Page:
It is not my purpose to enter fully into the entire subject of grape-growing, for that is too extensive to be dealt with here; nevertheless, there are many points about it of Australian concern, over which there has been considerable discussion. This shows that our vignerons, instead of placidly following out old lines, are determined to find out for themselves the methods which will give the best results. That such a spirit is in active existence is unquestionably a source of satisfaction to those who have the welfare of Australian viticulture at heart, for it is only by a determination to find out the best course to be pursued in the many points connected with grape-growing, and more especially with wine-making, that we can hope to reach perfection.
And although we have the climate, and the soil, and everything in our favour, yet it must be recollected that there are vignerons of the very highest excellence in the old wine-making countries, and that it will only be by surpassing them that we can hope to secure the markets of the world. As I have already said, my own belief is that the best way of infusing vigour into our wine-making industry is to arouse public interest in the subject; and with that object in view, therefore, I shall endeavour to bring forward those matters which are of Australian viticultural importance.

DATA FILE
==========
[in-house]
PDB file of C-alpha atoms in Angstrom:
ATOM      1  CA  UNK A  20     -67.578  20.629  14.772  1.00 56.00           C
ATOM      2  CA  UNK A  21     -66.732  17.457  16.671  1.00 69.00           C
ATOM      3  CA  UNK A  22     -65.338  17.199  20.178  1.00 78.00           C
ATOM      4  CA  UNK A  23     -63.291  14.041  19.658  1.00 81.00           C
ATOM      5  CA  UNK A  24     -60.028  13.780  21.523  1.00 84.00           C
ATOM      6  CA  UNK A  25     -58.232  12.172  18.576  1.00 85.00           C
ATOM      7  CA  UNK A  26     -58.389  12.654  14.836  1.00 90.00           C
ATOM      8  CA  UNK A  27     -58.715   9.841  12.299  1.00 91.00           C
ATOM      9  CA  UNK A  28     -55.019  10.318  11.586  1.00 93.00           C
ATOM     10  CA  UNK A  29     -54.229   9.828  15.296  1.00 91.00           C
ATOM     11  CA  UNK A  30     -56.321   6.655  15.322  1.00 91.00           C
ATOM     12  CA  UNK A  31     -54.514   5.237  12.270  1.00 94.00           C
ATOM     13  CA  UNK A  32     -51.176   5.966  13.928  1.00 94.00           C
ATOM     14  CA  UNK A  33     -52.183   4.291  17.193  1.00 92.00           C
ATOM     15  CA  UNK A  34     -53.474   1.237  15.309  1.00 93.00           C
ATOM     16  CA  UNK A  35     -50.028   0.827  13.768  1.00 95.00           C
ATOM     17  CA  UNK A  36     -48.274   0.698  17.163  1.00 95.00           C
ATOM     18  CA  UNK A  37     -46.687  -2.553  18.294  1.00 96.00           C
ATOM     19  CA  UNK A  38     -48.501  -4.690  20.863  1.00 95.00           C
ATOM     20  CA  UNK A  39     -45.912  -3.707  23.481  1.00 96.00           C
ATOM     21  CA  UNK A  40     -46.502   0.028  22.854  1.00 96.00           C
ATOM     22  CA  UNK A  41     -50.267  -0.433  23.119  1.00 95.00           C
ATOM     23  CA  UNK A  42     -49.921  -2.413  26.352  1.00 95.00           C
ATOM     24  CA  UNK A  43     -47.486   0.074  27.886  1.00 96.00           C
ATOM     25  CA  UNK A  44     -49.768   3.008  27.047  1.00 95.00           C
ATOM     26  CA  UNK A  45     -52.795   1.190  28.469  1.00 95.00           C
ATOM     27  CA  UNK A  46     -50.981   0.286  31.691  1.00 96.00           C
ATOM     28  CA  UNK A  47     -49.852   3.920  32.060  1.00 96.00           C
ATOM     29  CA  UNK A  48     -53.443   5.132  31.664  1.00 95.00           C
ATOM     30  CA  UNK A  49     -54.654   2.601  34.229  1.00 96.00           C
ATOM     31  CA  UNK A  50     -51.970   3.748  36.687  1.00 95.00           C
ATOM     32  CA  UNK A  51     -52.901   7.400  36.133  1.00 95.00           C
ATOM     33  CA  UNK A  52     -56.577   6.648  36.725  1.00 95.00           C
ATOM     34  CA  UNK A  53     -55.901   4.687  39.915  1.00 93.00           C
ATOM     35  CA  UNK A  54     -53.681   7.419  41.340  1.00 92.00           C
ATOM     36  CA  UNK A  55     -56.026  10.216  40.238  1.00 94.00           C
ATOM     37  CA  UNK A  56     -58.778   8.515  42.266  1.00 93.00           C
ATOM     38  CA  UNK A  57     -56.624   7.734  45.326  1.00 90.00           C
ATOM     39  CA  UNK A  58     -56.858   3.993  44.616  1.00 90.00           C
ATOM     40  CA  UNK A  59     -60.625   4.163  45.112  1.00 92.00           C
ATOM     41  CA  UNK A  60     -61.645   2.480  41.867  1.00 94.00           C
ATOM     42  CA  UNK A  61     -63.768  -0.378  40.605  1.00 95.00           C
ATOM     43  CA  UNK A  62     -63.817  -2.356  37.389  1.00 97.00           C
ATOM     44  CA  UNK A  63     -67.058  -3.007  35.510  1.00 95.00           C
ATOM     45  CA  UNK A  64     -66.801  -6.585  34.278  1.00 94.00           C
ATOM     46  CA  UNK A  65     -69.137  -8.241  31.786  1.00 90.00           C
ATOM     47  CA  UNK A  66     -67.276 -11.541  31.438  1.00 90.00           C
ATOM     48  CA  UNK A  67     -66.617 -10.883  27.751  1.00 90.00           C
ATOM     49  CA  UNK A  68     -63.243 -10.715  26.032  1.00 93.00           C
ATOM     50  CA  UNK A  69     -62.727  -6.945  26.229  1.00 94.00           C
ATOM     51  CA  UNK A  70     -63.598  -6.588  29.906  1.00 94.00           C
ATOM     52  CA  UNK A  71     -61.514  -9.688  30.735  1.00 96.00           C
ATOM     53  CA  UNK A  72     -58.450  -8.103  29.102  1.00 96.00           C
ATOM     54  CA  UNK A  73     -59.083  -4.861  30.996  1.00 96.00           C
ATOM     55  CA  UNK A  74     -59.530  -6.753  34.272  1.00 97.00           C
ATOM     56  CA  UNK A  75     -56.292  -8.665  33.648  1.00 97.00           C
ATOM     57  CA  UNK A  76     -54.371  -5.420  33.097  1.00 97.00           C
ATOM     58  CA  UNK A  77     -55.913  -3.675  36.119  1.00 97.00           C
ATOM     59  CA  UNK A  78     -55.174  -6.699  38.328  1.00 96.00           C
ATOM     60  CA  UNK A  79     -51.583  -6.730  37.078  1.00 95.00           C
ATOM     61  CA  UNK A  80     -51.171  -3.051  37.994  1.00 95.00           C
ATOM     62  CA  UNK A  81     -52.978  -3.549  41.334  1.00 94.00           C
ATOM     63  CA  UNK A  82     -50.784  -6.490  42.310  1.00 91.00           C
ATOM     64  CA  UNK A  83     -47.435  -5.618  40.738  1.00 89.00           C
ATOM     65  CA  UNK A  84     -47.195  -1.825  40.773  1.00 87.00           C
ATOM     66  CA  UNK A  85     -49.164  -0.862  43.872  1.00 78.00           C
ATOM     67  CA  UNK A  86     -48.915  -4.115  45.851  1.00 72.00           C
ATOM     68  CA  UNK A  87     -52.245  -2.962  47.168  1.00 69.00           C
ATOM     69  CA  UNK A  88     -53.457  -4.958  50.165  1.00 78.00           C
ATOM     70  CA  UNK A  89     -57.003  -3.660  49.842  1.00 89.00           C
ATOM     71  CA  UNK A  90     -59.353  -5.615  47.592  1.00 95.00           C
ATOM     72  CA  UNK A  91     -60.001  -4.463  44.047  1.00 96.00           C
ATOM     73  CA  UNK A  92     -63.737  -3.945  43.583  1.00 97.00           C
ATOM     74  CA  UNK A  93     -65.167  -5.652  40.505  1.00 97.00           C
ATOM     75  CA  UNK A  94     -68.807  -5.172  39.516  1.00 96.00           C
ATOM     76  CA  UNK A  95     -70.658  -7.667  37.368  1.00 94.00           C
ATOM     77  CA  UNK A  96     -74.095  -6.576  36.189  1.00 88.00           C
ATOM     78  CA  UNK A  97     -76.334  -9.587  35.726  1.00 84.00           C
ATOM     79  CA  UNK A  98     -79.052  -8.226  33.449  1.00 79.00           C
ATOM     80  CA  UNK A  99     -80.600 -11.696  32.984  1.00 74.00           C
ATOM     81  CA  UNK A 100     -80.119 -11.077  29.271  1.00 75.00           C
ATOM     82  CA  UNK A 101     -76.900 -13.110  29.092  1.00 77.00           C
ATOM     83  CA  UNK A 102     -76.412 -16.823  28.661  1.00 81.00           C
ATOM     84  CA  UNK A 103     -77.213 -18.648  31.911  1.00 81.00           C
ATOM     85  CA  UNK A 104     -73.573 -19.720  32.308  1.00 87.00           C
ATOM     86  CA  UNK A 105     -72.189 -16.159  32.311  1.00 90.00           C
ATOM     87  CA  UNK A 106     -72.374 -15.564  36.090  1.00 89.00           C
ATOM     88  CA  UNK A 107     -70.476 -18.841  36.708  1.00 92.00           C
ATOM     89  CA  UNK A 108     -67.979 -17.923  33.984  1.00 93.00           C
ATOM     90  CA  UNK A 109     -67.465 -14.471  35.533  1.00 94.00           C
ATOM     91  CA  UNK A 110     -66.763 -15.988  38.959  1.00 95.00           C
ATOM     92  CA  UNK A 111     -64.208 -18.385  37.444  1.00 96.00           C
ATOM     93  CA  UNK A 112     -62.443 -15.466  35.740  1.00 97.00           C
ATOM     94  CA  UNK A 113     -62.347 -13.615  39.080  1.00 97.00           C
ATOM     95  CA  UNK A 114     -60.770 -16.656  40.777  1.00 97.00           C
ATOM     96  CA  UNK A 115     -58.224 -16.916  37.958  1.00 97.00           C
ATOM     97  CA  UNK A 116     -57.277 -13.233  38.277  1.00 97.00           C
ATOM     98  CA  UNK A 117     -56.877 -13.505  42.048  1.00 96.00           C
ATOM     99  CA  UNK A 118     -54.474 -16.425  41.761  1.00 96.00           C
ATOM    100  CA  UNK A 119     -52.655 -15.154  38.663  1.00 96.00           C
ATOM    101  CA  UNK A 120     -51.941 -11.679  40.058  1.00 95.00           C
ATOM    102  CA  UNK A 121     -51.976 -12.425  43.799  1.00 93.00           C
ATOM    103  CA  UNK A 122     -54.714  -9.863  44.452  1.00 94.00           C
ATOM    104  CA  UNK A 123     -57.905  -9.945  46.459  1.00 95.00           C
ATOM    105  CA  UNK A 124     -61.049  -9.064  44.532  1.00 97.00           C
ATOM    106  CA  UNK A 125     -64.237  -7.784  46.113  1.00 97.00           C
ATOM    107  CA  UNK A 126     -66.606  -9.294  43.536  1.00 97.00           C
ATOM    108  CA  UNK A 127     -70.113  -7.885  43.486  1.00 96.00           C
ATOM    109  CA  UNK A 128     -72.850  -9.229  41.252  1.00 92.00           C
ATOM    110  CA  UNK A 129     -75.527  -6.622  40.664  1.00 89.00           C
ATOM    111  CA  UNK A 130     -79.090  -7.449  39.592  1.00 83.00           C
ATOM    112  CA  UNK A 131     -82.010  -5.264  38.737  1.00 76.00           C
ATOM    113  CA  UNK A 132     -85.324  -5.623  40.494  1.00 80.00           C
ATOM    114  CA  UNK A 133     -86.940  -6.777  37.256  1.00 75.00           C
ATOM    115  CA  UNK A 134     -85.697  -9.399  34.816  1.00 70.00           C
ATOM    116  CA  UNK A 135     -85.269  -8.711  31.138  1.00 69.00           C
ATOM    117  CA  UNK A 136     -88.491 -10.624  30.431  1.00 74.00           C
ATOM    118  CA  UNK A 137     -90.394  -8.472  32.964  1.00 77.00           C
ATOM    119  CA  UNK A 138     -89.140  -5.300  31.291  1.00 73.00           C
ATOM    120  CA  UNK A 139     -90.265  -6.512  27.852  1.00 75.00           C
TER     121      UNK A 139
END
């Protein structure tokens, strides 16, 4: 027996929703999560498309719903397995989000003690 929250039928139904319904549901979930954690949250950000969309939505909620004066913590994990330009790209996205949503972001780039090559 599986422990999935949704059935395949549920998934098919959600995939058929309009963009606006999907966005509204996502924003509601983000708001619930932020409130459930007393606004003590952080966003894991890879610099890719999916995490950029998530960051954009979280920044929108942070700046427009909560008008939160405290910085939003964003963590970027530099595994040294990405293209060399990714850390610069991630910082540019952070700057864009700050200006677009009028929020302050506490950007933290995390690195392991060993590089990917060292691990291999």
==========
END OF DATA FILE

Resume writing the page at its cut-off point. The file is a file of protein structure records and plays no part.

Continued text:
Even at the outset we come against a disputed point, about which there has been, and is still, considerable diversity of opinion. It is to what depth the ground should be cultivated. On the one hand, there are some who affirm that a shallow depth of 8 or 9 inches, or even of 6 inches, is quite a sufficient penetration of the soil for most land; but, on the other, there are many who, while conceding the fact that a superficial cultivation like this may be successful for a few years, are strongly opinioned that a deeper working is eventually necessary. More than this, they contend that, even admitting good results were obtained by simple ploughing, yet they would have been still better with a deeper working. It would seem, however, that climate has a good deal to do with the matter. In the hot districts the vine attains a far greater development than in the cooler parts, and the roots require a deep soil. And besides this, in the warm regions the wine is naturally too strong, and the deeper the soil is worked the lighter the wine will be.
But there is one thing in particular which should not be overlooked, and it is that the land should be in a state of fine sub-division. One American writer insists that the ground before planting should be "as fine as bolted flour." This expression serves very well to show the importance of a thorough pulverisation of the soil; and the best results are certainly obtained where this is energetically carried out.